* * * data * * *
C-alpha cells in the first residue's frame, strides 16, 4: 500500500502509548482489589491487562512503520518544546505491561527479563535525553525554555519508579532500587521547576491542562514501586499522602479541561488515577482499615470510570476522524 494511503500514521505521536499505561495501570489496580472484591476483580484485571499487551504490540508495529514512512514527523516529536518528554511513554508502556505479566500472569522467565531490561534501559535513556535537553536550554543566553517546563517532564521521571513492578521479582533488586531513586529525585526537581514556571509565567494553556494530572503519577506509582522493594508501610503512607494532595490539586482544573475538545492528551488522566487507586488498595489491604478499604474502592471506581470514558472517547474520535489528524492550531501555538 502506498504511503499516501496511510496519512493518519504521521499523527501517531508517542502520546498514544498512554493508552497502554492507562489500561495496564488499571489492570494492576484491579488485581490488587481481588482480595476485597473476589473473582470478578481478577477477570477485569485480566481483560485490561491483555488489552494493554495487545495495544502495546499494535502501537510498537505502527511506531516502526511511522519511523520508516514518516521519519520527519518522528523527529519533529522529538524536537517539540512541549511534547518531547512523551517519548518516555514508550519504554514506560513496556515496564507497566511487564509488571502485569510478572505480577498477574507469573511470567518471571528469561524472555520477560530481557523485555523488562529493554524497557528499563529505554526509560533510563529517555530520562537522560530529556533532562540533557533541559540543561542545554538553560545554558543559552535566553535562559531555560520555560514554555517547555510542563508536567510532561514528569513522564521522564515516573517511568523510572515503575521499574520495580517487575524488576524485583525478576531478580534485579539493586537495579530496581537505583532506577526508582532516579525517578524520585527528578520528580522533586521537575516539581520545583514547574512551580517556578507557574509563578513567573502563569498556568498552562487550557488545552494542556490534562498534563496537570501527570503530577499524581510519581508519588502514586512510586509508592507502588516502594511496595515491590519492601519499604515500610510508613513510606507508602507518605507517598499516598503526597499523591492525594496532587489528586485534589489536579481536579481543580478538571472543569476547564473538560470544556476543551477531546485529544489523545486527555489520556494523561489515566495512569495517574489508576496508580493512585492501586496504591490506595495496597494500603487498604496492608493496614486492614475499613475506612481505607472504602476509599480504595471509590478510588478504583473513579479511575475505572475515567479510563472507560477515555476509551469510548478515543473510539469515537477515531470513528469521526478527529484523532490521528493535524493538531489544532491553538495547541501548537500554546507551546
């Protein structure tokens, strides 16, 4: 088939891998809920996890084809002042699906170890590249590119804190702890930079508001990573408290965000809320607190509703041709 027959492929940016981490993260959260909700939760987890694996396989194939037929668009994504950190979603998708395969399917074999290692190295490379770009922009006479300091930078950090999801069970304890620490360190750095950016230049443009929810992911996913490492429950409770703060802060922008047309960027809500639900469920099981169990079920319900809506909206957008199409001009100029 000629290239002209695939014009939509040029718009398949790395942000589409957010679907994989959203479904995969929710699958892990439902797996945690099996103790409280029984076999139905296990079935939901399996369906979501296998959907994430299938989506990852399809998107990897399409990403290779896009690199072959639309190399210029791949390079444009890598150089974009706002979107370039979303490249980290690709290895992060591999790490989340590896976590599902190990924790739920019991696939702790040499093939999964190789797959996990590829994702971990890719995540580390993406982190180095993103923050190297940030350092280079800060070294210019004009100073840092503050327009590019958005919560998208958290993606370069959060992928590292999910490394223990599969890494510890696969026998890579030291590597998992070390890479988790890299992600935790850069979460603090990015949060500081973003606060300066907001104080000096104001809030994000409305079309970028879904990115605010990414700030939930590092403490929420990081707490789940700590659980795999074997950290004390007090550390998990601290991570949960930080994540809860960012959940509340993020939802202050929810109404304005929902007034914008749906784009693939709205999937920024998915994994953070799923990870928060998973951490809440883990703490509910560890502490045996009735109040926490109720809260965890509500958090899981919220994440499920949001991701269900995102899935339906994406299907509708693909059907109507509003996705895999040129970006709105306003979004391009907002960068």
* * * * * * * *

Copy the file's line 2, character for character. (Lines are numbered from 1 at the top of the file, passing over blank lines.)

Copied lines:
């Protein structure tokens, strides 16, 4: 088939891998809920996890084809002042699906170890590249590119804190702890930079508001990573408290965000809320607190509703041709 027959492929940016981490993260959260909700939760987890694996396989194939037929668009994504950190979603998708395969399917074999290692190295490379770009922009006479300091930078950090999801069970304890620490360190750095950016230049443009929810992911996913490492429950409770703060802060922008047309960027809500639900469920099981169990079920319900809506909206957008199409001009100029 000629290239002209695939014009939509040029718009398949790395942000589409957010679907994989959203479904995969929710699958892990439902797996945690099996103790409280029984076999139905296990079935939901399996369906979501296998959907994430299938989506990852399809998107990897399409990403290779896009690199072959639309190399210029791949390079444009890598150089974009706002979107370039979303490249980290690709290895992060591999790490989340590896976590599902190990924790739920019991696939702790040499093939999964190789797959996990590829994702971990890719995540580390993406982190180095993103923050190297940030350092280079800060070294210019004009100073840092503050327009590019958005919560998208958290993606370069959060992928590292999910490394223990599969890494510890696969026998890579030291590597998992070390890479988790890299992600935790850069979460603090990015949060500081973003606060300066907001104080000096104001809030994000409305079309970028879904990115605010990414700030939930590092403490929420990081707490789940700590659980795999074997950290004390007090550390998990601290991570949960930080994540809860960012959940509340993020939802202050929810109404304005929902007034914008749906784009693939709205999937920024998915994994953070799923990870928060998973951490809440883990703490509910560890502490045996009735109040926490109720809260965890509500958090899981919220994440499920949001991701269900995102899935339906994406299907509708693909059907109507509003996705895999040129970006709105306003979004391009907002960068």